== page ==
When you’re building an API, things start off simple. But before you know it, there’s lots of logic you want to build abstractions around and reuse - for example authentication, input validation and pagination. This usually means having a long list of callbacks living in your `ApplicationController` using ActionController’s `before_action` magic. This leads to: tangled data dependencies (where callbacks depend on data retrieved by other callbacks and stored in instance variables - the authenticated user, for example) hidden behaviour (all those `except`s and `only`s on your `before_action`s are hard to reason about and separated from your code, usually living in `ApplicationController`!) difficulties with testing (unit testing methods inside a controller is hard!) The middleware pattern can help us to bring sanity to our APIs and make them miles more maintainable. This pattern, used by Elixir’s Phoenix, Node’s Express and even Ruby’s Rack helps us to untangle our data dependencies, make our code much more explicit and easily unit test complex behaviour. We can apply this pattern to our Rails application to move faster and write more maintainable code. In this talk, you’ll learn how to move from convoluted controllers to robust, maintainable and well-tested chains of middleware built using a open-source gem, Coach (https://github.com/gocardless/coach).
Ukrainian programmer and poet with more than fifteen years of programming experience and ten years of Ruby programming. Working at Verbit.ai, mentoring students (including Google Summer of Code-2016-2018, as a mentor for SciRuby organization), developing open source (Ruby Association Grant 2015).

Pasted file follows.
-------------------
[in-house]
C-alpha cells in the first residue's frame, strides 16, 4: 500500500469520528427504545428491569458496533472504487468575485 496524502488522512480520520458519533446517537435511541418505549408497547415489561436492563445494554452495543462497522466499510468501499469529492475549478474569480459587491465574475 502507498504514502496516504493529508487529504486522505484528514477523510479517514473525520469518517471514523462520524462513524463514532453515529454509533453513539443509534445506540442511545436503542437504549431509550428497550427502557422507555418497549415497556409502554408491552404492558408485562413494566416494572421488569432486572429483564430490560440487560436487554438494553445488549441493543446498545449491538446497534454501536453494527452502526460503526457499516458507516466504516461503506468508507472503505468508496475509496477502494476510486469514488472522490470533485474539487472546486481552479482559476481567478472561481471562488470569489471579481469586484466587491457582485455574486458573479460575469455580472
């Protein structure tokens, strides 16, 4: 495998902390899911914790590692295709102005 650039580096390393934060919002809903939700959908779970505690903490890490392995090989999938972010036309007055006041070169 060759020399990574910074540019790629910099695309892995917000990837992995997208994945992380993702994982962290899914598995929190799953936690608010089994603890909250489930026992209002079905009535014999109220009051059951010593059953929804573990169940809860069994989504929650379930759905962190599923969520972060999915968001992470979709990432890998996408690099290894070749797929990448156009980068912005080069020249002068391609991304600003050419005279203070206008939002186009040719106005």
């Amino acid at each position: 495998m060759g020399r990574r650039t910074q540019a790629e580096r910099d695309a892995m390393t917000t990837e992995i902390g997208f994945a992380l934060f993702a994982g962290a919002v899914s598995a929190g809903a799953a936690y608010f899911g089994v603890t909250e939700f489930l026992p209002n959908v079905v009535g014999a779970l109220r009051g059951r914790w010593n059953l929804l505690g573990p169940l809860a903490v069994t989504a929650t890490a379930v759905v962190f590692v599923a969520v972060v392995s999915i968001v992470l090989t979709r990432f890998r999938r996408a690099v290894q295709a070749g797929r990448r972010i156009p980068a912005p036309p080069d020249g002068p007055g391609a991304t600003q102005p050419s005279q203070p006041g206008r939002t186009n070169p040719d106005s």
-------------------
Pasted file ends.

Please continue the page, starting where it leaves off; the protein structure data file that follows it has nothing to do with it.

This day, approaches to APIs and communications with remote services are changing rapidly. GraphQL seems to come as a fancier and universal alternative for long-praised REST, while some are still using SOAP, and others are experimenting with binary and strongly typed protocols. In this talk, we'll go through query languages and API standards used by world's most famous open services, like Wikipedia and OpenStreetMap, and see the lessons those large and established projects teach us about their design choices.
Whenever Open-Source meets deep and profound debates about architecting software, and there's free beers involved, Nick must be just around the corner. Say Hi to him, he loves people.
Software - so fragile a thing! Wouldn’t it be great if it’d stop breaking? Changing the approach to software might bring the difference. This talk hopefully gives some answers and sparks by introducing functional programming, new structures, and finally focusing on modelling business processes before hacking away.
CEO at RubyGarage
We will discuss how to solve the following problems and not to fail with your rapidly growing web application: - How to implement features fast. - How to conduct tests fast. - How to scale development. - How to deploy fast. - How to scale app architecture. - How to add more technology stacks. P.S.: Code examples in Ruby
A traveling coach and a software mentor. Author of the "Metaprogramming Ruby" for the Pragmatic Programmers.
It happens to all of us: that weird moment when you realize that your phone or computer just did something impossible. How the heck could an algorithm caption your pictures or understand your movie reviews? Let me show you how, by giving you the technical foundations of Machine Learning.
Authentication in SPA. The old problems in a new shell. Things you should consider when implementing auth.